Threat Intelligence remains one of the hottest areas in security. With its promise to help organizations take advantage of information sharing, early results have been encouraging. We have researched Threat Intelligence deeply; focusing on where to get TI and the differences between gathering data from networks, endpoints, and general Internet sources. But we come back to the fact that having data is not enough – not now and not in the future.

It is easy to buy data but hard to take full advantage of it. Knowing what attacks may be coming at you doesn’t help if your security operations functions cannot detect the patterns, block the attacks, or use the data to investigate possible compromise. Without those capabilities it’s all just more useless data, and you already have plenty of that.

Our Applied Threat Intelligence paper focuses on how to actually use intelligence to solve three common use cases: preventative controls, security monitoring, and incident response. We start with a discussion of what TI is and isn’t, where to get it, and what you need to deal with specific adversaries. Then we dive into use cases.


We would like to thank Intel Security for licensing the content in this paper. Our licensees enable us to provide our research at no cost to you, so we should all thank them. As always, we developed this paper using our objective Totally Transparent Research methodology.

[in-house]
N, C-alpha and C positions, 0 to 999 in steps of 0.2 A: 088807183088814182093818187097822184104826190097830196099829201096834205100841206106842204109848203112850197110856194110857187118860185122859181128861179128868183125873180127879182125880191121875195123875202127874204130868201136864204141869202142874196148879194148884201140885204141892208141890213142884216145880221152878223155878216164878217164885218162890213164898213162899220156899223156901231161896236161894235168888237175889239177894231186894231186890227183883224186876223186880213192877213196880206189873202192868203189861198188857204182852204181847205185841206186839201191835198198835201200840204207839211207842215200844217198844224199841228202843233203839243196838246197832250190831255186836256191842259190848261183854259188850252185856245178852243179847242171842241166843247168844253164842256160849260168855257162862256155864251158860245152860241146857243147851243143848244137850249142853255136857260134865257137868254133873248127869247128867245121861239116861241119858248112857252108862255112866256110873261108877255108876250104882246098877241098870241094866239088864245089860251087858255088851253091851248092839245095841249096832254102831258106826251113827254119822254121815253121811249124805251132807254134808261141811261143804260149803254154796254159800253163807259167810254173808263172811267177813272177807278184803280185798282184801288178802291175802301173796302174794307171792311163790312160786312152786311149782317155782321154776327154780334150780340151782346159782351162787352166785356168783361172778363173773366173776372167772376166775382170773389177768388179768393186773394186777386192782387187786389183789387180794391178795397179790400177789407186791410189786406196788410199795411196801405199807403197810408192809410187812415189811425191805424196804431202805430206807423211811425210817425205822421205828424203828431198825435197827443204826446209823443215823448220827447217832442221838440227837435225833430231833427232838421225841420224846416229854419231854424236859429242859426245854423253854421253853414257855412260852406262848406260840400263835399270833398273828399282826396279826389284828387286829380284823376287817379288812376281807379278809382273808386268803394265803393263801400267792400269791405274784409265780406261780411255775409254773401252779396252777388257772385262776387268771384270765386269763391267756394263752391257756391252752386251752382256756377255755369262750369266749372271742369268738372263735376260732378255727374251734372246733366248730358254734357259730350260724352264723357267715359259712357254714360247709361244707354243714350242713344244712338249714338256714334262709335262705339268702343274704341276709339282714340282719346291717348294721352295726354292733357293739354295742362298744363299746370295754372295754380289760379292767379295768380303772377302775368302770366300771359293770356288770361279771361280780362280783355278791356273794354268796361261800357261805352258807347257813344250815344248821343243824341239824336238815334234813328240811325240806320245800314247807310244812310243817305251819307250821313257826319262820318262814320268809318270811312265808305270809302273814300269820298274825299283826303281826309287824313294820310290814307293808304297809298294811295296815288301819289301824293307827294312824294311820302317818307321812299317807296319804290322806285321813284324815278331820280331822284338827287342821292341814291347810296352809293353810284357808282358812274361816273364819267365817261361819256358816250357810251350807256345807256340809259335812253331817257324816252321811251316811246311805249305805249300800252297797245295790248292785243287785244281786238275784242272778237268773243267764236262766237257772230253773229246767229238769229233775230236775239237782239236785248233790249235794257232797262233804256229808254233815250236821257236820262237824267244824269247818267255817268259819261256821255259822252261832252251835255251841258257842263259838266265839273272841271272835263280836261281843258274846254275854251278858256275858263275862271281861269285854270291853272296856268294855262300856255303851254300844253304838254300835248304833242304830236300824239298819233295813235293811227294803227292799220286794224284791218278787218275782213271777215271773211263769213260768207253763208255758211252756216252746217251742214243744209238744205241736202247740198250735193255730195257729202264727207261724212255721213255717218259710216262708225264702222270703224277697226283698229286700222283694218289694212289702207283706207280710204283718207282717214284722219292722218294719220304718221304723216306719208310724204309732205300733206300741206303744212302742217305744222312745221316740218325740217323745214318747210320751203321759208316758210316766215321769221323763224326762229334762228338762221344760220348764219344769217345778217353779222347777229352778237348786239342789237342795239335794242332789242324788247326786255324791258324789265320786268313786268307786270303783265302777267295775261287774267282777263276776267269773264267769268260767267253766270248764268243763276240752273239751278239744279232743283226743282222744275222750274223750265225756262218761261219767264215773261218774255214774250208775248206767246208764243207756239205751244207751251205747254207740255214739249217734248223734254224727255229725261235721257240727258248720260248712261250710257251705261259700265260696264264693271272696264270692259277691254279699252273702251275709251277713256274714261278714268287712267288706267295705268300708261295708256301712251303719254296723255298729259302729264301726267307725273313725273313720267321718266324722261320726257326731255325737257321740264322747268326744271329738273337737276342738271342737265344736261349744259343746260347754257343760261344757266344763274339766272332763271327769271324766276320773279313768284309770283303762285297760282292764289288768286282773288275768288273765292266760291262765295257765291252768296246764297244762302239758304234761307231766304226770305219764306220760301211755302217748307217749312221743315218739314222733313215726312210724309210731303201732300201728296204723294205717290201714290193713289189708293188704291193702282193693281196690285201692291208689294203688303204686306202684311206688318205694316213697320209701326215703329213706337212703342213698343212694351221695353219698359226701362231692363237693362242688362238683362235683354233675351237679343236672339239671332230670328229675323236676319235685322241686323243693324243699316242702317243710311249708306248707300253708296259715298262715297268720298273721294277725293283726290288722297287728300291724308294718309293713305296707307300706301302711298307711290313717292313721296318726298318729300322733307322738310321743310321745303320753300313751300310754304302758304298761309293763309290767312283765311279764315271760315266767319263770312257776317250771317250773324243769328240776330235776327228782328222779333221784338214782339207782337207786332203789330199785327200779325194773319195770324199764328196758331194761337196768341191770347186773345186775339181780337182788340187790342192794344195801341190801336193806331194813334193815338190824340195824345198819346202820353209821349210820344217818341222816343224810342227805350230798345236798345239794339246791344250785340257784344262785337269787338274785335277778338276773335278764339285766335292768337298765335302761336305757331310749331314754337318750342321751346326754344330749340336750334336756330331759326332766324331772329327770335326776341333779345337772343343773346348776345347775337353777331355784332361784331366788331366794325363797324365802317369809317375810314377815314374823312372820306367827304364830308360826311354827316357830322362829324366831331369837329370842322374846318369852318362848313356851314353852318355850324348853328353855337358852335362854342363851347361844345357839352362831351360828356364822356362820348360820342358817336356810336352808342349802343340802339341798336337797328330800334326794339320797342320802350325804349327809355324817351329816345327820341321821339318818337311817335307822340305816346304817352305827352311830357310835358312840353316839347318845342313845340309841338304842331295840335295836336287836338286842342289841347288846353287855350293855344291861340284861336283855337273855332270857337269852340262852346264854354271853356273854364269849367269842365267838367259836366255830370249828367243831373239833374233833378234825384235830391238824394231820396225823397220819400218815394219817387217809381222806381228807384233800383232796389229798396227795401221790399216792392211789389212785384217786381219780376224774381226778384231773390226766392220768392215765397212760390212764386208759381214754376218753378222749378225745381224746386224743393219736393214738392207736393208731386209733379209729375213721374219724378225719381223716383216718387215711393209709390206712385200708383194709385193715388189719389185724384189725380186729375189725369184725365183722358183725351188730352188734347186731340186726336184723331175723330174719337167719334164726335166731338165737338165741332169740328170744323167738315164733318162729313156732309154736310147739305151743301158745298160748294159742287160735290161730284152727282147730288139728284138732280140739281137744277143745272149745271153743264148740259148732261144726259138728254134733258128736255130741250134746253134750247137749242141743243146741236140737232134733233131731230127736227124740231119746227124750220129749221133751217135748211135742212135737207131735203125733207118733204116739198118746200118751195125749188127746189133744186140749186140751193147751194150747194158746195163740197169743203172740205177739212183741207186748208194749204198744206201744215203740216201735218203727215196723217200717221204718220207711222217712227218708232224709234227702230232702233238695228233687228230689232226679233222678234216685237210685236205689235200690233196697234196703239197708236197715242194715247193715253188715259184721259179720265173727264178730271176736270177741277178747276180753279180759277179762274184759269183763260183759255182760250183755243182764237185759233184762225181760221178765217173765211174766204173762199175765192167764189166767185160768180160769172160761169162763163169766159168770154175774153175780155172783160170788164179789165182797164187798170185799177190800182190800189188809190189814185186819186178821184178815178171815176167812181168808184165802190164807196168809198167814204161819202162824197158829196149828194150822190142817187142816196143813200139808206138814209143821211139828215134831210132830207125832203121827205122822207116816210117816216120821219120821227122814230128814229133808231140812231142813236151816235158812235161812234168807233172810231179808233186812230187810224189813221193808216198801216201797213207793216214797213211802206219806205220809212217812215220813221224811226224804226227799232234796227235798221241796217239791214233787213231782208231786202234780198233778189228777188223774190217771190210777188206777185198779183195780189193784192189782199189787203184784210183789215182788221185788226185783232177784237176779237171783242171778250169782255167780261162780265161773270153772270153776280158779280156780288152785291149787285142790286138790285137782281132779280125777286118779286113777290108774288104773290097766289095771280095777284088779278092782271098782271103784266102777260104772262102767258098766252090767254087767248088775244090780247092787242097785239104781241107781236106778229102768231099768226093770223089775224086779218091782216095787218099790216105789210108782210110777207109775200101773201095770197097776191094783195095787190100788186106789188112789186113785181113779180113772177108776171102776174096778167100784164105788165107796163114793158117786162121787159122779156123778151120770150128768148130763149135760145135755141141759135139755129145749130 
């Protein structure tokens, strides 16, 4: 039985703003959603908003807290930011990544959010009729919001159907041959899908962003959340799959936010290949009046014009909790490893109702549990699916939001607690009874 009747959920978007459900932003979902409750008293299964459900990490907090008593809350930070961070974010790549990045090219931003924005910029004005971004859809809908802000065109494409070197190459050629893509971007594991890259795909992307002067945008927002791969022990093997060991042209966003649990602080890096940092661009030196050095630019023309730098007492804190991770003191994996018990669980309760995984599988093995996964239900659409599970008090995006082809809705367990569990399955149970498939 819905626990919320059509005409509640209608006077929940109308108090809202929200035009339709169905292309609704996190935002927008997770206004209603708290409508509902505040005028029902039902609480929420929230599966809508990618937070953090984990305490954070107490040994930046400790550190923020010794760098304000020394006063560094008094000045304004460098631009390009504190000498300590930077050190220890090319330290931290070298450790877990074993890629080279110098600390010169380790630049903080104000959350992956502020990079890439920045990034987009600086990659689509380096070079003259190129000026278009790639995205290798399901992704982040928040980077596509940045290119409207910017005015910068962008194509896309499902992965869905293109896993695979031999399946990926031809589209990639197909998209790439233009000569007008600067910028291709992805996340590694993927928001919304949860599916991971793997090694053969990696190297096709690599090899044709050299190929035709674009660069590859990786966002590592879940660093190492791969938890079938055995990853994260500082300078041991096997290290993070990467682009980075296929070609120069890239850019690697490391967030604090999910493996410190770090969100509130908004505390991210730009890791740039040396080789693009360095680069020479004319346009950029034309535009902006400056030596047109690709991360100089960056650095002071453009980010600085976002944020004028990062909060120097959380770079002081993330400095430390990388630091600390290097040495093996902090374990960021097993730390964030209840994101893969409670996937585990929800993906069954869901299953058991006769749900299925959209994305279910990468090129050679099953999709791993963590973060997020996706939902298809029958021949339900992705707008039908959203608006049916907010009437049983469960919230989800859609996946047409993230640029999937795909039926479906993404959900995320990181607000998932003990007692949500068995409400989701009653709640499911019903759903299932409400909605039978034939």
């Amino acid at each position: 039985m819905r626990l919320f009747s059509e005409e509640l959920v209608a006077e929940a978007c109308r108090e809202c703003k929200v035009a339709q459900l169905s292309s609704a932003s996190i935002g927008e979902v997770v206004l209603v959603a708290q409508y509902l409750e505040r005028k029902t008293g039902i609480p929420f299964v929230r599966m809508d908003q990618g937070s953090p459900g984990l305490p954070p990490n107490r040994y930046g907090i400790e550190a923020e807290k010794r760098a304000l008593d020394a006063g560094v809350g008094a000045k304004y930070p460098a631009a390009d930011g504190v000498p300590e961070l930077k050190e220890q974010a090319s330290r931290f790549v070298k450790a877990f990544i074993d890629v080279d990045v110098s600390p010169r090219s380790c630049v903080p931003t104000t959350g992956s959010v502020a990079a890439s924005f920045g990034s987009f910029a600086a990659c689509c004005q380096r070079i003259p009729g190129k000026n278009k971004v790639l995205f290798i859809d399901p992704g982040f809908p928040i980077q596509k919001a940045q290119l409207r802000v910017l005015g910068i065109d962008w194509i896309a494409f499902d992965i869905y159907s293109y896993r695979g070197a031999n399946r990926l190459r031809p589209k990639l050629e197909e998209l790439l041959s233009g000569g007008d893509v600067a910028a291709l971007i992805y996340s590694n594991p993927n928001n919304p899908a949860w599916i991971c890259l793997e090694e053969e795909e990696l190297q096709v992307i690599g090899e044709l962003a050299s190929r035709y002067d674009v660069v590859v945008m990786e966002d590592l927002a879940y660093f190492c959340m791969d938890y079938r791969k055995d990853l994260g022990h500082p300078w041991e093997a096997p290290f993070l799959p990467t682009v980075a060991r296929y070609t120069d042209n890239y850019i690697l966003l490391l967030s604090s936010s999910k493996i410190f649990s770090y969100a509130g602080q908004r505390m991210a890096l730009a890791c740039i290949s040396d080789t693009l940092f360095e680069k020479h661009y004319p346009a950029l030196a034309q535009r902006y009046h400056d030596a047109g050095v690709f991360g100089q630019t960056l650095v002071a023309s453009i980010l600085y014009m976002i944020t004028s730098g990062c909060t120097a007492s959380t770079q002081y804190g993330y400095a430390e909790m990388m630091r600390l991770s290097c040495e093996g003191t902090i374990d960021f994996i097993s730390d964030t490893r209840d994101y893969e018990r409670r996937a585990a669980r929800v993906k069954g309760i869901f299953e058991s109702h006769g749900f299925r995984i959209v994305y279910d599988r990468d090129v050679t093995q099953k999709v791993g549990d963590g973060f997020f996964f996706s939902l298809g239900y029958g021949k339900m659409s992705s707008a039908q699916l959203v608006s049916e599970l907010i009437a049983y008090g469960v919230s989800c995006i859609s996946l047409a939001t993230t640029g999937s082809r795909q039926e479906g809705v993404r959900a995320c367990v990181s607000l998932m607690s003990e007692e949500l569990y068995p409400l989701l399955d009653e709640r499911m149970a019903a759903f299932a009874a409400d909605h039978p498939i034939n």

Visit the Applied Threat Intelligence landing page in our research library, or download the paper directly (PDF).

—Mike Rothman

Friday, August 14, 2015

Friday Summary: Customer Service

By Rich

Rich here.

A few things this week got me thinking about customer service. For whatever reason, I have always thought the best business decision is to put the needs of the customer first, then build your business model around that. I’m enough of a realist to know that isn’t always possible, but combine that with “don’t make it hard for people to give you money” and you sure tilt the odds in your favor.